BSP wary of inflationary impact of oil prices
The Bangko Sentral ng Pilipinas (BSP) said it was monitoring the markets for possible second-round effects resulting from the rise in oil prices, in particular their impact on inflation, although it called a such an unlikely event in the short term.
The central bank’s Monetary Board has factored in the effect of rising oil prices in its latest inflation forecast for the year, but will remain vigilant if a monetary response is needed, the BSP governor said on Thursday. , Benjamin E. Diokno.
âThe rise in oil prices with the recovery of global demand will require greater vigilance on the part of the monetary authorities. In the Philippines, underlying price pressures remain moderate given the slowing domestic economy. However, BSP remains on the lookout for possible second round effects, âhe said.
As central banks have anticipated rising oil prices as global demand picks up as supply remains tight, Diokno warned the impact could become “more persistent” and lead to second-hand effects. turn on oil importing countries like the Philippines.
Headline inflation remained unchanged at 4.5% in April after the rate of increase in food prices slowed.
Any increase in crude oil prices could affect goods and services in the Philippines through transportation costs and other energy-related items in the Consumer Price Index (CPI), according to Diokno.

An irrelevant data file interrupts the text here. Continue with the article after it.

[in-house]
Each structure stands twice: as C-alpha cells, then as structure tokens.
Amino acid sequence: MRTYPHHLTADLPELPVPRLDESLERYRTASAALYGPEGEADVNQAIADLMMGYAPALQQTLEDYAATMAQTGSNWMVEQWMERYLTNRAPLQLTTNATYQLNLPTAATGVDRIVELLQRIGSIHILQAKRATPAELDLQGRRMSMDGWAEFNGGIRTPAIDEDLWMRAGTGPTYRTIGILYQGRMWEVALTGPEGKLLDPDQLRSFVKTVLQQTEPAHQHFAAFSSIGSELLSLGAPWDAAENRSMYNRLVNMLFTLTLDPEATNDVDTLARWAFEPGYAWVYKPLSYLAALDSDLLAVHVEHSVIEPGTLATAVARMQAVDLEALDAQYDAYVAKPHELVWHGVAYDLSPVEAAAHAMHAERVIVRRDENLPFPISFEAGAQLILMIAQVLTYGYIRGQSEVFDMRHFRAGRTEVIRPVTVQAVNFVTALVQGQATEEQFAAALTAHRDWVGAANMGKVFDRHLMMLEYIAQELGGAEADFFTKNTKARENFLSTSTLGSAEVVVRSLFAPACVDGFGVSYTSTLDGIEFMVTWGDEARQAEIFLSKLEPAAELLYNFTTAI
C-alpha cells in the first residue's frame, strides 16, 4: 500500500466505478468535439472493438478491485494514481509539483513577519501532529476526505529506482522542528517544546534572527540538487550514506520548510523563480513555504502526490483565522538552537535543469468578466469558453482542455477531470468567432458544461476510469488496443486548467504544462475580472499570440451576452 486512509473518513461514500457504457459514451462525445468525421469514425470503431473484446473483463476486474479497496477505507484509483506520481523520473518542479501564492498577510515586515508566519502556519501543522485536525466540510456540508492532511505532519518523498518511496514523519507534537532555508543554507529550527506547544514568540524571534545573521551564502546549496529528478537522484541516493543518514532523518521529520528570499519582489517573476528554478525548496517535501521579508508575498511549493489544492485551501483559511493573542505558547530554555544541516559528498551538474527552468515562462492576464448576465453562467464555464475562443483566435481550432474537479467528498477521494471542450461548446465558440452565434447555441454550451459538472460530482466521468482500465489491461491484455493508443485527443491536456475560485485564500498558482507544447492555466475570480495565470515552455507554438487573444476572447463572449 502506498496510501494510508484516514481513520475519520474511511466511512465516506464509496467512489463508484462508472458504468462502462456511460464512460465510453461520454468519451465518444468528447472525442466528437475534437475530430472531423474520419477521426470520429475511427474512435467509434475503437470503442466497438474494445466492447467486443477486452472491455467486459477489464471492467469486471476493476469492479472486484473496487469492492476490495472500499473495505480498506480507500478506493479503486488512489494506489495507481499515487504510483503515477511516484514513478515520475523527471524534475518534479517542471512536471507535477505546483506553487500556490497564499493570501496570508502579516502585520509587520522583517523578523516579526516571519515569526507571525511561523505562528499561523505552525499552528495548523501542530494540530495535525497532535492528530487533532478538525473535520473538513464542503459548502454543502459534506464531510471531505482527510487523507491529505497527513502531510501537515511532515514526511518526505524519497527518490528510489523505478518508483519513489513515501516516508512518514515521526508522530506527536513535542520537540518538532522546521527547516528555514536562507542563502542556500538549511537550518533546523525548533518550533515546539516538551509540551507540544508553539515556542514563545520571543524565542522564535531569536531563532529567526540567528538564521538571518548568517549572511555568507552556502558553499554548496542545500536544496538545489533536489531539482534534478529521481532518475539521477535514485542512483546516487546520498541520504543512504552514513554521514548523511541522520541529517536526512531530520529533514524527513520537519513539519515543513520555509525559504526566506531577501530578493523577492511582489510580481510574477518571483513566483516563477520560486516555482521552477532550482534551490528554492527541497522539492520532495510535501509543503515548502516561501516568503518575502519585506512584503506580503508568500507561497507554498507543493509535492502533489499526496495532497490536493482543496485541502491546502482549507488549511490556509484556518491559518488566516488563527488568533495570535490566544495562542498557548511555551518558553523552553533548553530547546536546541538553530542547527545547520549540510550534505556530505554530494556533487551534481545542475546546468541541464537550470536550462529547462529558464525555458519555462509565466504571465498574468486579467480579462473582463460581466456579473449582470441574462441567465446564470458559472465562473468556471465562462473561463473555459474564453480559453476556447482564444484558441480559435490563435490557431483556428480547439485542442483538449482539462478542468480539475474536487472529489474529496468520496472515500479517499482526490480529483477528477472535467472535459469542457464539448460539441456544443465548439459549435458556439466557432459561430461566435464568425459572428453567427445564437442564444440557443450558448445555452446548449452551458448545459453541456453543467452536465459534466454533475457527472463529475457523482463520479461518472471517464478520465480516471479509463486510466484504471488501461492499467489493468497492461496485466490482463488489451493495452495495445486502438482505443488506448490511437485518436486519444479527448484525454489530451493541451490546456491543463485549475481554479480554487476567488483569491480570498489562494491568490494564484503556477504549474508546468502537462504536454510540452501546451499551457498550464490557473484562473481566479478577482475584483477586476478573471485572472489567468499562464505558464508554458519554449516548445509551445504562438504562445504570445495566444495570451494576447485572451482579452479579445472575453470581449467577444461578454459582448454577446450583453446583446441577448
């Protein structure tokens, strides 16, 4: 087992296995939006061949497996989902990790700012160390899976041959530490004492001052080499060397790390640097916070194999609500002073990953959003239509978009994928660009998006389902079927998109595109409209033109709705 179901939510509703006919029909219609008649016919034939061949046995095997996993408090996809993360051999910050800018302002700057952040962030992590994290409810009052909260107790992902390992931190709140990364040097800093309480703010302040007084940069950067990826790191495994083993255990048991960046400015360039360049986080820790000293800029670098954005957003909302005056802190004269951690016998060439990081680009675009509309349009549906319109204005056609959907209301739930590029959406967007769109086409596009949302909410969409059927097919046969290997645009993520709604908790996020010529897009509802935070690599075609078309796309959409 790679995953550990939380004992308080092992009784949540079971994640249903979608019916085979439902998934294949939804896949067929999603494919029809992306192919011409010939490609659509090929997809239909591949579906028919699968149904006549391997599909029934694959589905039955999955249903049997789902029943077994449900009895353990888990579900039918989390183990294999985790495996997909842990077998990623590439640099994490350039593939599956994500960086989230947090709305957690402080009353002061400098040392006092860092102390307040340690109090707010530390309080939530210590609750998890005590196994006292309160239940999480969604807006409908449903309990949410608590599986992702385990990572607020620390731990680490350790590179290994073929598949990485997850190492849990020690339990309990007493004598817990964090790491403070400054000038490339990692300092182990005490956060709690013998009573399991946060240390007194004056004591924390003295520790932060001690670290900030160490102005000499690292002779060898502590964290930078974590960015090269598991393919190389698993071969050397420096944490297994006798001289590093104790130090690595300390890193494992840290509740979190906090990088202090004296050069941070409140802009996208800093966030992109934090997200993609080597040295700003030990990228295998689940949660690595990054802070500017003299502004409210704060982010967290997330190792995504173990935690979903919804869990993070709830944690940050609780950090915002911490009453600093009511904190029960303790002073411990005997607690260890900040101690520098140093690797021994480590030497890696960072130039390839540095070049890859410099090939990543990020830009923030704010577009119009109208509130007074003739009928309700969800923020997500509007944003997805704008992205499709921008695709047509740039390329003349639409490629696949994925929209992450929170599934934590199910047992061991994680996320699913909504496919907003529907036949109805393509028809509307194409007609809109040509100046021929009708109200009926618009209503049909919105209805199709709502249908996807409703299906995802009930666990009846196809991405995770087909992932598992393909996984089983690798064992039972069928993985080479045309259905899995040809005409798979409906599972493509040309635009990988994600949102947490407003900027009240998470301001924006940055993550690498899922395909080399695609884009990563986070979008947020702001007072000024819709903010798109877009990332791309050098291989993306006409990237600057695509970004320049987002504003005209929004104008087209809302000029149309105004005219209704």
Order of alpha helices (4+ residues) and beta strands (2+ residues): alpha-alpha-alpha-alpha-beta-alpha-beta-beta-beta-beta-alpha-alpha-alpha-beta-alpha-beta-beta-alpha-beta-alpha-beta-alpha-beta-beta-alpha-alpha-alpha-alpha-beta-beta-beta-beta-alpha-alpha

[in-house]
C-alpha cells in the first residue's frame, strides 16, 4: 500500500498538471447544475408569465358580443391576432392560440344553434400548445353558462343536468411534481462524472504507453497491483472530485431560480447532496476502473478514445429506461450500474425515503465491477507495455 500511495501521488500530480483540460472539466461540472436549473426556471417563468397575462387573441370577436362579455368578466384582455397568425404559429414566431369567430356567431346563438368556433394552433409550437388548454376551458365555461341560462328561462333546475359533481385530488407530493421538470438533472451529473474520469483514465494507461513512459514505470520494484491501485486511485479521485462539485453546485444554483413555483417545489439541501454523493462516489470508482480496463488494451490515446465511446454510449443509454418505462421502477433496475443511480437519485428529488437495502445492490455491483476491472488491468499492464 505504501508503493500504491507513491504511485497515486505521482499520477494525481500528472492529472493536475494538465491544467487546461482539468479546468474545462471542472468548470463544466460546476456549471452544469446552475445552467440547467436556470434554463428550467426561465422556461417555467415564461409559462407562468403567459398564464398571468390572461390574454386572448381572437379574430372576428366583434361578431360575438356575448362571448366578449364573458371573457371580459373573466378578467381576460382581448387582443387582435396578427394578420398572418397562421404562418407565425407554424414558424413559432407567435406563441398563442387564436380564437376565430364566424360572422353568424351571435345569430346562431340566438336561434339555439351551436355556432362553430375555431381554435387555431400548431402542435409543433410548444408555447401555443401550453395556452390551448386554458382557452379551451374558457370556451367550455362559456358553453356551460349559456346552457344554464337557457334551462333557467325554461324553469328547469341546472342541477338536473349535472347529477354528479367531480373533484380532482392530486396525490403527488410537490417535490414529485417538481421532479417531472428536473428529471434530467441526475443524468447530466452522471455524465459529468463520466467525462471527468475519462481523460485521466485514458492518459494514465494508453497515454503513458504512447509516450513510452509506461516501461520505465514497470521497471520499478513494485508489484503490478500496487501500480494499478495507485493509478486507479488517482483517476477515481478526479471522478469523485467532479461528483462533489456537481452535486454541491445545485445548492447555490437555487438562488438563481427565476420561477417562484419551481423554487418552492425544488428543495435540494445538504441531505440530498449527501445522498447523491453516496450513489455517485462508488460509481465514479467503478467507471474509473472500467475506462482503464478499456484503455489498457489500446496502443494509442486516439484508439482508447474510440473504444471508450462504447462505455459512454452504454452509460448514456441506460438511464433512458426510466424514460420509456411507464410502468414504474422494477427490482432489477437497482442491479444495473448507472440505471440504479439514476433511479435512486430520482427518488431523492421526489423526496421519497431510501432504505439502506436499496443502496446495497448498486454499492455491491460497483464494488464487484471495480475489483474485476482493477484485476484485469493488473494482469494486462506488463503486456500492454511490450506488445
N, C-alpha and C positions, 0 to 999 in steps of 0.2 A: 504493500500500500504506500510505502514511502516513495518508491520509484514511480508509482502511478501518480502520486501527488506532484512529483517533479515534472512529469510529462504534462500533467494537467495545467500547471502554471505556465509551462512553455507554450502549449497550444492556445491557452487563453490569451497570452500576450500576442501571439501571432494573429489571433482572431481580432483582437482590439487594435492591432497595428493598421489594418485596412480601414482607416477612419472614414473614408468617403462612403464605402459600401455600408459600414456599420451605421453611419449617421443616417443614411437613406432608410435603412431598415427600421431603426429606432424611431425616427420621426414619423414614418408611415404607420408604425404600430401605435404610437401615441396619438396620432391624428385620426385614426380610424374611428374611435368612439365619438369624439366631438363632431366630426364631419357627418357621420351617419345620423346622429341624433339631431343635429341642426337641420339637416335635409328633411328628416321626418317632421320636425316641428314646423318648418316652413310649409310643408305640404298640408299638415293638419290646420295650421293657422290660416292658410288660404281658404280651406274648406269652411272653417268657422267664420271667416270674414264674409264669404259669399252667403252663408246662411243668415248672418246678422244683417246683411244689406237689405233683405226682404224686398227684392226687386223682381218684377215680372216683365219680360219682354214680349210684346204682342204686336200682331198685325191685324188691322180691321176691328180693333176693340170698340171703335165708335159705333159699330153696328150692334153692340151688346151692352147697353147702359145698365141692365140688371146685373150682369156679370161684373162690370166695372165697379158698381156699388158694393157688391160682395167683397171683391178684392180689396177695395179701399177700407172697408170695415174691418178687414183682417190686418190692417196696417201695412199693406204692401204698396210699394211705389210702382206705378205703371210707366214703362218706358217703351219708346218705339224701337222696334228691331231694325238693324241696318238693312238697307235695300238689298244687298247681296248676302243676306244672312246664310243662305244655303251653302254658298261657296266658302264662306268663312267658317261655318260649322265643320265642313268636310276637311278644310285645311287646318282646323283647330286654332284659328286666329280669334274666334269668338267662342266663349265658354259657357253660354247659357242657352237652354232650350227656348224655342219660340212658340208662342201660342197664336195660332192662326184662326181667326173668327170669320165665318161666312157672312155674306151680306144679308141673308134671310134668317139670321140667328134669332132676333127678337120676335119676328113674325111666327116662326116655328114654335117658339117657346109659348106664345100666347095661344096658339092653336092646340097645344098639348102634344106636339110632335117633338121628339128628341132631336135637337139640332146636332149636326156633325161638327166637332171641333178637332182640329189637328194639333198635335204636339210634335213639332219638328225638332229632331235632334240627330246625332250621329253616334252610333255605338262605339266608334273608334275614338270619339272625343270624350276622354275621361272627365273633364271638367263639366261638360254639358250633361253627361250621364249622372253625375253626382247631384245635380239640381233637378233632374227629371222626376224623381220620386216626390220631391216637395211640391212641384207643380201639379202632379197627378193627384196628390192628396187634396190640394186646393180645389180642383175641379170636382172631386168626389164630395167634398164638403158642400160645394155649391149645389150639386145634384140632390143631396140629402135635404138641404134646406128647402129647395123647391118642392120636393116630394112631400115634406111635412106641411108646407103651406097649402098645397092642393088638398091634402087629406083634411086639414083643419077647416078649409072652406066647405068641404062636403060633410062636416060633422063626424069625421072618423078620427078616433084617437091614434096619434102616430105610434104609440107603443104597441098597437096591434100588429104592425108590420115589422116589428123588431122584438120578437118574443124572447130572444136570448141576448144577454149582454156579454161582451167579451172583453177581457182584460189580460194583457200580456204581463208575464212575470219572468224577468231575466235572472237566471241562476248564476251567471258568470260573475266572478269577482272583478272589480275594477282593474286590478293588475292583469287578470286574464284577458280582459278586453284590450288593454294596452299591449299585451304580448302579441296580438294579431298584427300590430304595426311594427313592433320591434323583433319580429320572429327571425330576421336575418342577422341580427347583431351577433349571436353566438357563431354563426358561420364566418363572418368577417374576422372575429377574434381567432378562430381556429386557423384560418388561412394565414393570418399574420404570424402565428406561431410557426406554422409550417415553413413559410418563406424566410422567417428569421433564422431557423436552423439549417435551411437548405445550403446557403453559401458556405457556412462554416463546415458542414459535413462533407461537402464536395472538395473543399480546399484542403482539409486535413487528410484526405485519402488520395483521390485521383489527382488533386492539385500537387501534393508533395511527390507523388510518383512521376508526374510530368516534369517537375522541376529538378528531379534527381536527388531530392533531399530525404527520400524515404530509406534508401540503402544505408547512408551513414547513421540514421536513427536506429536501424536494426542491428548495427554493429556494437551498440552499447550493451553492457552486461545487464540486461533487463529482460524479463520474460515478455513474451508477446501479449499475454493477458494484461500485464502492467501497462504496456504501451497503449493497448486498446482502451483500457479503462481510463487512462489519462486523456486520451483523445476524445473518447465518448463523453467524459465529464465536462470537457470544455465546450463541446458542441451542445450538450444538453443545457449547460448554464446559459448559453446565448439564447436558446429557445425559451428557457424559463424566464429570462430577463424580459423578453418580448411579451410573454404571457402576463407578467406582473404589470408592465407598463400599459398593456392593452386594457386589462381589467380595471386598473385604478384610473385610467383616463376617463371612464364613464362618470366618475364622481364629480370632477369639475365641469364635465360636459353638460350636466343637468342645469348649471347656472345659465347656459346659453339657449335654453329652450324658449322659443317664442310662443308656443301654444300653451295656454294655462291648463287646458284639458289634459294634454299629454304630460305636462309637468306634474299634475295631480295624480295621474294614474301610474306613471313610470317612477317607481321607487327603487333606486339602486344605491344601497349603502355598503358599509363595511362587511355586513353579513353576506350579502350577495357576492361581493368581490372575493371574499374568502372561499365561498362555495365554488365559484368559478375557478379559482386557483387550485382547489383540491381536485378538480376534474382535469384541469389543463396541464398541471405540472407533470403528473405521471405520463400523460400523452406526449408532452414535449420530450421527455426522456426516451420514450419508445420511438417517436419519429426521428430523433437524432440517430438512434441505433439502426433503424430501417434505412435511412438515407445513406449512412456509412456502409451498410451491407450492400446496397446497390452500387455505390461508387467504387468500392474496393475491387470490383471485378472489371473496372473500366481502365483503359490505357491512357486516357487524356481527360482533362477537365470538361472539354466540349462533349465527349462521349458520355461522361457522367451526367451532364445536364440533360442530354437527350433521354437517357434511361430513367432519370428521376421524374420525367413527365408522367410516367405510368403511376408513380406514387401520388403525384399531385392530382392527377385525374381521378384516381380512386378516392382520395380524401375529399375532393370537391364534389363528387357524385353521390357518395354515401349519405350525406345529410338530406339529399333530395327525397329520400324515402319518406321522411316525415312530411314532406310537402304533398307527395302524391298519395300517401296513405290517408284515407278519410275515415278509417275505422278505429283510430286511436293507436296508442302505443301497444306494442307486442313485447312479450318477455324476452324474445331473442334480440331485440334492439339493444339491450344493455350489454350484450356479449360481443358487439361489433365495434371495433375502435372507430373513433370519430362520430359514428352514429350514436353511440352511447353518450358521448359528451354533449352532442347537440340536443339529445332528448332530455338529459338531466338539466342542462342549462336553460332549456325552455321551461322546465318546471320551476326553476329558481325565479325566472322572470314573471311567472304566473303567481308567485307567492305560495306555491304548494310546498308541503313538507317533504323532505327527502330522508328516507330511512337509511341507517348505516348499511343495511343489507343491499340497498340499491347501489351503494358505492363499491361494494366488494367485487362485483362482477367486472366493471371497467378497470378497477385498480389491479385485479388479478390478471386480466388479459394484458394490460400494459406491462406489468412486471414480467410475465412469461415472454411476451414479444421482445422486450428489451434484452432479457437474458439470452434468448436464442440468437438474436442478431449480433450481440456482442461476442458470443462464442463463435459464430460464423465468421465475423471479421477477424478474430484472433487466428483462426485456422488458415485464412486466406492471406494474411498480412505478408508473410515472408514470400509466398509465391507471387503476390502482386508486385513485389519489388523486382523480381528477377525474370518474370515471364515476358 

Price hikes for tricycles and e-bikes have recently fueled inflation due to the dearth of other transportation options during the pandemic.
â(An) example of the second round effects of higher oil prices could be the demand for higher transportation costs, which I don’t think is likely to happen (given) the slowing economy. âMr. Diokno said.
Transportation prices rose 17.6% year on year in April and represented 1.4 percentage points of headline inflation that month.
The energy-related CPI, which includes transportation tariffs and petroleum products, accounted for 8.3% of the CPI count, with all of its components more than doubling last month from March levels, after that the benchmark of Dubai crude hit $ 62.32 per barrel in April, doubling its year. previous level.
The economic team predicts that Dubai crude, a benchmark for oil transported to Asia, will trade between $ 50 and $ 70 per barrel in 2021-2024.
Despite the oil risk, BSP monetary policy sub-sector manager Dennis D. Lapid said short-term inflation is still expected to stay in line with the central bank’s projection of an average CPI. 3.9% this year and 3% next. year.
“(Based on our) simulations of different levels of world oil prices … even with further increases in oil prices, headline inflation will still slow within the target for next year,” a- he declared.
Mr Lapid said subdued domestic demand could mitigate possible second-round effects from rising oil prices.
The central bank aims to keep inflation between 2-4% each year until 2024. – Beatrice M. Laforga